He sighed as he faced me, leaning back against the granite countertop and eyeing me over the rim of his mug as he took a sip of the coffee. His dark black hair, combed back from his forehead, had started to turn silver at the temples just recently, and with his deep olive-tone skin, I thought it made him look fairly distinguished. He was handsome, and so was his wife, Rosa. Well, handsome wasn’t the right word for her. With her dark skin and thick, wavy hair that had yet to see a strand of gray, she was very pretty. Stunning, really, especially in the proud way she carried herself.
Rosa had never been afraid to speak up for herself and others.
I placed my spoon in the bowl, carefully, so it wouldn’t clang against the ceramic. I didn’t like to make unnecessary noises. An old habit I’d been unable to break and that probably would be a part of me forever.
Glancing up from my bowl, I found Carl watching me. “Are you sure you’re ready for this, Mallory?”
My heart skipped unsteadily in response to what felt like an innocent question, but was really the equivalent of a loaded assault rifle. I was ready in all the ways I should be. Like a dork, I’d printed off my schedule and the map of Lands High, and Carl had called ahead, obtaining my locker assignment, so I knew exactly where everything was. I’d studied that map. Seriously. As if my life depended on it. There’d be no need to ask anyone where any of my classes were and I wouldn’t have to roam around aimlessly. Rosa had even made the trip with me to the high school yesterday so I got familiar with the road and how long the drive would take me.
I’d expected Rosa to be here this morning since today was such a big deal, something we’d been working toward for the last year. Breakfasts had always been our time. But Carl and Rosa were both doctors. She was a heart surgeon, and an unplanned surgery had called her in before I’d even pulled myself out of bed. Kind of had to give her a pass for that.
I gave a curt nod as I pressed my lips together and dropped my hands to my lap.
Carl lowered his mug, placing it on the counter behind him. “You ready for this?” he asked again.
Little bundles of nerves formed in my stomach and I really wanted to puke. Part of me wasn’t. Today was going to be difficult, but I had to do it. Meeting Carl’s gaze, I nodded.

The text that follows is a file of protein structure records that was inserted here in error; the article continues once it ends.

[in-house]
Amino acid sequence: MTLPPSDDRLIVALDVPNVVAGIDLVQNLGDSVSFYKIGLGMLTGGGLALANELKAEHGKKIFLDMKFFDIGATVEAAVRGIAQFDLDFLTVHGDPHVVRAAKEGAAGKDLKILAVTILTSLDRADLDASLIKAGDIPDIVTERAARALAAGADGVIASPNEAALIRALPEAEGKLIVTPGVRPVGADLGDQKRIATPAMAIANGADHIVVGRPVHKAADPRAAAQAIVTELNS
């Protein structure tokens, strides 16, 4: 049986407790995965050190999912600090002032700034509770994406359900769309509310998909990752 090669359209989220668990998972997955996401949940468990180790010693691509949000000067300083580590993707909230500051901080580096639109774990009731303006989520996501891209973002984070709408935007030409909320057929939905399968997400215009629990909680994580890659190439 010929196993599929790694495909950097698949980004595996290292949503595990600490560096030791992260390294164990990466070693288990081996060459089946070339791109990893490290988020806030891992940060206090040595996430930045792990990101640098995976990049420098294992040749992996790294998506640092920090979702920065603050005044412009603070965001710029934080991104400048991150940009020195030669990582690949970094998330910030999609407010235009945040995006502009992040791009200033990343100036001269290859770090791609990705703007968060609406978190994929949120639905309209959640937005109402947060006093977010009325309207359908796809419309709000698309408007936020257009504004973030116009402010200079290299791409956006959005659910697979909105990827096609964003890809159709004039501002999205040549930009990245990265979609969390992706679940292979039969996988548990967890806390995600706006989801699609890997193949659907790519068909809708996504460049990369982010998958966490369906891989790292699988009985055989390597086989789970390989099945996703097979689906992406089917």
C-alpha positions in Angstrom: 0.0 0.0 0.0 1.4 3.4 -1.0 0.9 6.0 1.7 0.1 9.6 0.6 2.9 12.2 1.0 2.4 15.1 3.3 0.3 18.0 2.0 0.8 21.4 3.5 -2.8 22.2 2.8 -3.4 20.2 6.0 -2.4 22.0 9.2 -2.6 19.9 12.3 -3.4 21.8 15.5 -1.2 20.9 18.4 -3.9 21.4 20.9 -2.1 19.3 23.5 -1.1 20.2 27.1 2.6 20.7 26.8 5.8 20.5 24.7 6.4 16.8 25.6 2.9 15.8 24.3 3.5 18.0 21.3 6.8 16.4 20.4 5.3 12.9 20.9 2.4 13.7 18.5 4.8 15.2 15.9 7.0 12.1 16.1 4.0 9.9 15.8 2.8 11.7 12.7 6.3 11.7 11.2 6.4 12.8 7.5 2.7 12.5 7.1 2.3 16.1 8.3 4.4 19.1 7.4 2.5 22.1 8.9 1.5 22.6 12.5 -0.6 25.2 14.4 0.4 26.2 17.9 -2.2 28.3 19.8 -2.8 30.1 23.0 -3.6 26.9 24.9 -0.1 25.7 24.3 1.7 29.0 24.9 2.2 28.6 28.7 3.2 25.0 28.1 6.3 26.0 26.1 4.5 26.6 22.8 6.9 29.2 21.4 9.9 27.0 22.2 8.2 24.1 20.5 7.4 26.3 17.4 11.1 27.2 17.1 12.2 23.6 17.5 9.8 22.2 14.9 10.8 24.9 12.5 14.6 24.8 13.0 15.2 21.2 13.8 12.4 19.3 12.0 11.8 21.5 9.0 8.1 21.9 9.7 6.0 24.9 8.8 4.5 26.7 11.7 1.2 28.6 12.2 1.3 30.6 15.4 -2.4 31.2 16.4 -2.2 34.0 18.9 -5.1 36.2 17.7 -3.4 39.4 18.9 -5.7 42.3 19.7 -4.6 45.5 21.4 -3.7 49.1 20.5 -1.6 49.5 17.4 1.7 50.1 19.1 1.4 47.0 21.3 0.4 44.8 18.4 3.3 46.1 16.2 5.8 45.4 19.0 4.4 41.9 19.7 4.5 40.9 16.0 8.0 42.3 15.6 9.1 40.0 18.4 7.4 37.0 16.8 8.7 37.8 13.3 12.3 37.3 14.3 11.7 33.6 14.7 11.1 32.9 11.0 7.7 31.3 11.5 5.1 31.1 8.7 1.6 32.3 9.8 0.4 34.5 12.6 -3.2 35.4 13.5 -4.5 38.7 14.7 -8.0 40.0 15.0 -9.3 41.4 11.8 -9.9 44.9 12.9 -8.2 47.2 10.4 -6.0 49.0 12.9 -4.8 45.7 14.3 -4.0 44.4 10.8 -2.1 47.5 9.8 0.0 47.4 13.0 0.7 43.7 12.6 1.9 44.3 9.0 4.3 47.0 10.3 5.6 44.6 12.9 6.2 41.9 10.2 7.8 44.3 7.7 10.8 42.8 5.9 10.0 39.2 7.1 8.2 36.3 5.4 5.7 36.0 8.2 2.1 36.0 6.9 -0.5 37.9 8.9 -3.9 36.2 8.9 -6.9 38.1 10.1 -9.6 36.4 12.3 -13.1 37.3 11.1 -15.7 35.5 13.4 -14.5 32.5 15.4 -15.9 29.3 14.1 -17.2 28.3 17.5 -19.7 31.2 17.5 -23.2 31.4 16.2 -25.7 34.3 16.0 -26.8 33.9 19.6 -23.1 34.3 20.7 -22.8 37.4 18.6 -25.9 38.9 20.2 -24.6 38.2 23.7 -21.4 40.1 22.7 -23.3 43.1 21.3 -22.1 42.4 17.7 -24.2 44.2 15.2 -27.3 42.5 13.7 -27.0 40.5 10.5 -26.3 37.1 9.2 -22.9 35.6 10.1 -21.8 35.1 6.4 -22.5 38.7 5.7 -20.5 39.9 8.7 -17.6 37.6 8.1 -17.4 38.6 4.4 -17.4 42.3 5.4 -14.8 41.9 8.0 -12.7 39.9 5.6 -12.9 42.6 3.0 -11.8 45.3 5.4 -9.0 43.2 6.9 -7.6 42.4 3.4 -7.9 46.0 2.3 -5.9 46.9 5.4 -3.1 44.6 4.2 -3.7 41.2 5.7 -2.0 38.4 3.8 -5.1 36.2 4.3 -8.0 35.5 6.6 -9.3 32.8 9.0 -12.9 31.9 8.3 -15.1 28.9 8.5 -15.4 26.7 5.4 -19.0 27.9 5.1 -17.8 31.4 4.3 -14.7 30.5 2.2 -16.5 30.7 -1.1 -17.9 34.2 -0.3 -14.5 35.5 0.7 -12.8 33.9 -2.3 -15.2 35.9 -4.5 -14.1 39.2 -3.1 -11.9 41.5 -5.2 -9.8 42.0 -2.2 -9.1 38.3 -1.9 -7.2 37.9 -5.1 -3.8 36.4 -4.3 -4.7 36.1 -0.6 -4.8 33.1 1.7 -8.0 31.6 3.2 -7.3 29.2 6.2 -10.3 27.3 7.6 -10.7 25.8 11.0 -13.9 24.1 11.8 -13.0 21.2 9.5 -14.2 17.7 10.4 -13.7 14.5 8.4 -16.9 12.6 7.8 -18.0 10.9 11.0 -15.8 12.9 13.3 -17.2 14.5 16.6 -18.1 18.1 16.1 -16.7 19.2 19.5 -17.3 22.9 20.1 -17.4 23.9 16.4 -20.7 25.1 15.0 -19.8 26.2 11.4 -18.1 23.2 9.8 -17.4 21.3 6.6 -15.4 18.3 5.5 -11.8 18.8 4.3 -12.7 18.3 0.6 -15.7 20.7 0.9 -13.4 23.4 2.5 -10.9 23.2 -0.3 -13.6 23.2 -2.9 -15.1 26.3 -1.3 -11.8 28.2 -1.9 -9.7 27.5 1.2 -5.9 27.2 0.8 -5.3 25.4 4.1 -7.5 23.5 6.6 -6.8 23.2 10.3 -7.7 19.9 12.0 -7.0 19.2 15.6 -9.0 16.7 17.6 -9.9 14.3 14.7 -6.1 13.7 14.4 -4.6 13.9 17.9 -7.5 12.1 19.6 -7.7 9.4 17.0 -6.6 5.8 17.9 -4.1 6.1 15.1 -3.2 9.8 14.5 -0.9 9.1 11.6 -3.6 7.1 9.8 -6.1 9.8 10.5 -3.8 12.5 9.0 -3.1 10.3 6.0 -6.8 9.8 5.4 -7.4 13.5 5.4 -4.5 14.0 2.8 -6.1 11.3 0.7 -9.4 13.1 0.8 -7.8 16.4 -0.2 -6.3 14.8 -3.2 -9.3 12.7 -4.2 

His chest rose with a deep breath. “You know the way to school?”
I nodded as I hopped up from the bar stool and grabbed my bowl. If I left now, I would be fifteen minutes early. Probably a good idea, I guessed as I dumped the leftover cereal in the trash and placed the bowl and spoon in the stainless-steel dishwasher.
Carl wasn’t a tall man, maybe around five foot eight, but I still only came up to his shoulders when he moved to stand in front of me. “Use your words, Mallory. I know you’re nervous and you’ve got a hundred things going on in your head, but you need to use your words. Not shake your head yes or no.”
Use your words.
I squeezed my eyes shut. The therapist I used to see, Dr. Taft, had said that phrase a million times over, as had the speech therapist that had worked with me three times a week for two years.
Use your words.
That mantra contradicted everything I’d been taught for nearly thirteen years, because words equaled noise, and noise was rewarded with fear and violence. Used to equal those things, but not anymore. I hadn’t spent nearly four years in intensive therapy only to not use my words, and Rosa and Carl hadn’t dedicated every moment of their free time to erasing a past full of nightmares only to watch their efforts fail.
Words weren’t the problem. They flew through my head like a flock of birds migrating south for the winter. Words were never the problem. I had them, always had them, but it was plucking the words out and putting a voice to them that had always been tricky.
I drew in a breath and then swallowed drily. “Yeah. Yes. I’m...ready.”
A small smile tipped up Carl’s lips as he scooped a long strand of hair back from my face. My hair was more brown than red until I stepped outside. Then I turned into a living, breathing crimson fire engine of auburn awkwardness. “You can do this. I completely believe in that. Rosa believes in that. You just have to believe in that, Mallory.”
My breath hitched in my throat. “Thank you.”
They weren’t powerful enough, because how could they be when Carl and Rosa had saved my life? Literally and figuratively. When it came to them, I’d been at the right place at the right moment for all the wrong reasons in the universe. Our story was something straight out of an Oprah special or an ABC Family movie. Unreal. Saying thank you would never be enough after everything they had done for me.
And because of everything they had done for me, every opportunity they’d given me, I wanted to be as perfect for them as I could be. I owed that to them. And that was what today was all about.
I hurried to the island and grabbed my book bag and keys before I broke down and started crying like a kid who’d just discovered Santa wasn’t real.
As if he read my mind, Carl stopped me at the door. “Don’t thank me,” he said. “Show us.”
I started to nod, but stopped myself. “Right,” I whispered.
He smiled then, crinkling the skin around his eyes. “Good luck.”
Opening the front door, I stepped out on the narrow stoop and into the warm air and bright sun of a late-August morning. My gaze drifted over the neatly landscaped front yard that matched the house across the street, and was identical to every house in the Pointe subdivision.